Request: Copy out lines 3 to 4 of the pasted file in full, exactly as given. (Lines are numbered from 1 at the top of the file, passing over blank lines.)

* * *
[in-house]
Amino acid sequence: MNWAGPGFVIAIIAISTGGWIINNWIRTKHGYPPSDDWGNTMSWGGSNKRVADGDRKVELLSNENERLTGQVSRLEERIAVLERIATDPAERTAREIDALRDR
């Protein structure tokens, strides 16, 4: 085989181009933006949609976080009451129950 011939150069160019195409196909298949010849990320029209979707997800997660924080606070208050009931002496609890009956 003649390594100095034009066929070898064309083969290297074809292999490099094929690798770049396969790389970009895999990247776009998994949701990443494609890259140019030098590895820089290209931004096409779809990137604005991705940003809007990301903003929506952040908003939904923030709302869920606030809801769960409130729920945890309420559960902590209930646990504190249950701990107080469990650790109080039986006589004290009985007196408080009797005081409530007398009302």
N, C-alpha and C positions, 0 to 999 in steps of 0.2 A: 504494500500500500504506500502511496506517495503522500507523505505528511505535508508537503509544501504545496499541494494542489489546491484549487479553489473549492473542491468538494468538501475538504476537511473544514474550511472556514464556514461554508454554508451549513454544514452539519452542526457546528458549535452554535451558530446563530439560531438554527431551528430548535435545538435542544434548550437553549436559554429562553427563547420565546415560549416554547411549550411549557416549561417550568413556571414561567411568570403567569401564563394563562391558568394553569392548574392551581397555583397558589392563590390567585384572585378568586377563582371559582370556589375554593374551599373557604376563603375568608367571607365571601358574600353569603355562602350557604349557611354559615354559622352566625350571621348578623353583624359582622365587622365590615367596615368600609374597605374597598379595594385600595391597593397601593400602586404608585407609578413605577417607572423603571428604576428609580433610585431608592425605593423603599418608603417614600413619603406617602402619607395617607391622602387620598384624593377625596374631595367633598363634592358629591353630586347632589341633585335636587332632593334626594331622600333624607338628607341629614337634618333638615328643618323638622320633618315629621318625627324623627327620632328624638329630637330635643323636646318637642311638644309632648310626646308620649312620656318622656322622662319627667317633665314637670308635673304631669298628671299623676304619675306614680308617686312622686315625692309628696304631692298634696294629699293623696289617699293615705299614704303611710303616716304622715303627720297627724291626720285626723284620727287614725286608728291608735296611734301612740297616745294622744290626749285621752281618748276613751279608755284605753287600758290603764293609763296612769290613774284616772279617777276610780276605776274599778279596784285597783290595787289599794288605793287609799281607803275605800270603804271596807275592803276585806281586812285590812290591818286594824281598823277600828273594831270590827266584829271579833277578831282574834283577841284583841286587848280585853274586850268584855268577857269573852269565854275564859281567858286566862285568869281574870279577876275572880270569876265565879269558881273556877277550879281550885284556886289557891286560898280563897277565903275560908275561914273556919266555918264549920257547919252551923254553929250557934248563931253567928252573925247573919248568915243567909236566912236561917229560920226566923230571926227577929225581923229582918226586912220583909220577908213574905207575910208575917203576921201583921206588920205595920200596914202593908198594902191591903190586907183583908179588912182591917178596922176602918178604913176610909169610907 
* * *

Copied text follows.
């Protein structure tokens, strides 16, 4: 085989181009933006949609976080009451129950 011939150069160019195409196909298949010849990320029209979707997800997660924080606070208050009931002496609890009956 003649390594100095034009066929070898064309083969290297074809292999490099094929690798770049396969790389970009895999990247776009998994949701990443494609890259140019030098590895820089290209931004096409779809990137604005991705940003809007990301903003929506952040908003939904923030709302869920606030809801769960409130729920945890309420559960902590209930646990504190249950701990107080469990650790109080039986006589004290009985007196408080009797005081409530007398009302």
N, C-alpha and C positions, 0 to 999 in steps of 0.2 A: 504494500500500500504506500502511496506517495503522500507523505505528511505535508508537503509544501504545496499541494494542489489546491484549487479553489473549492473542491468538494468538501475538504476537511473544514474550511472556514464556514461554508454554508451549513454544514452539519452542526457546528458549535452554535451558530446563530439560531438554527431551528430548535435545538435542544434548550437553549436559554429562553427563547420565546415560549416554547411549550411549557416549561417550568413556571414561567411568570403567569401564563394563562391558568394553569392548574392551581397555583397558589392563590390567585384572585378568586377563582371559582370556589375554593374551599373557604376563603375568608367571607365571601358574600353569603355562602350557604349557611354559615354559622352566625350571621348578623353583624359582622365587622365590615367596615368600609374597605374597598379595594385600595391597593397601593400602586404608585407609578413605577417607572423603571428604576428609580433610585431608592425605593423603599418608603417614600413619603406617602402619607395617607391622602387620598384624593377625596374631595367633598363634592358629591353630586347632589341633585335636587332632593334626594331622600333624607338628607341629614337634618333638615328643618323638622320633618315629621318625627324623627327620632328624638329630637330635643323636646318637642311638644309632648310626646308620649312620656318622656322622662319627667317633665314637670308635673304631669298628671299623676304619675306614680308617686312622686315625692309628696304631692298634696294629699293623696289617699293615705299614704303611710303616716304622715303627720297627724291626720285626723284620727287614725286608728291608735296611734301612740297616745294622744290626749285621752281618748276613751279608755284605753287600758290603764293609763296612769290613774284616772279617777276610780276605776274599778279596784285597783290595787289599794288605793287609799281607803275605800270603804271596807275592803276585806281586812285590812290591818286594824281598823277600828273594831270590827266584829271579833277578831282574834283577841284583841286587848280585853274586850268584855268577857269573852269565854275564859281567858286566862285568869281574870279577876275572880270569876265565879269558881273556877277550879281550885284556886289557891286560898280563897277565903275560908275561914273556919266555918264549920257547919252551923254553929250557934248563931253567928252573925247573919248568915243567909236566912236561917229560920226566923230571926227577929225581923229582918226586912220583909220577908213574905207575910208575917203576921201583921206588920205595920200596914202593908198594902191591903190586907183583908179588912182591917178596922176602918178604913176610909169610907 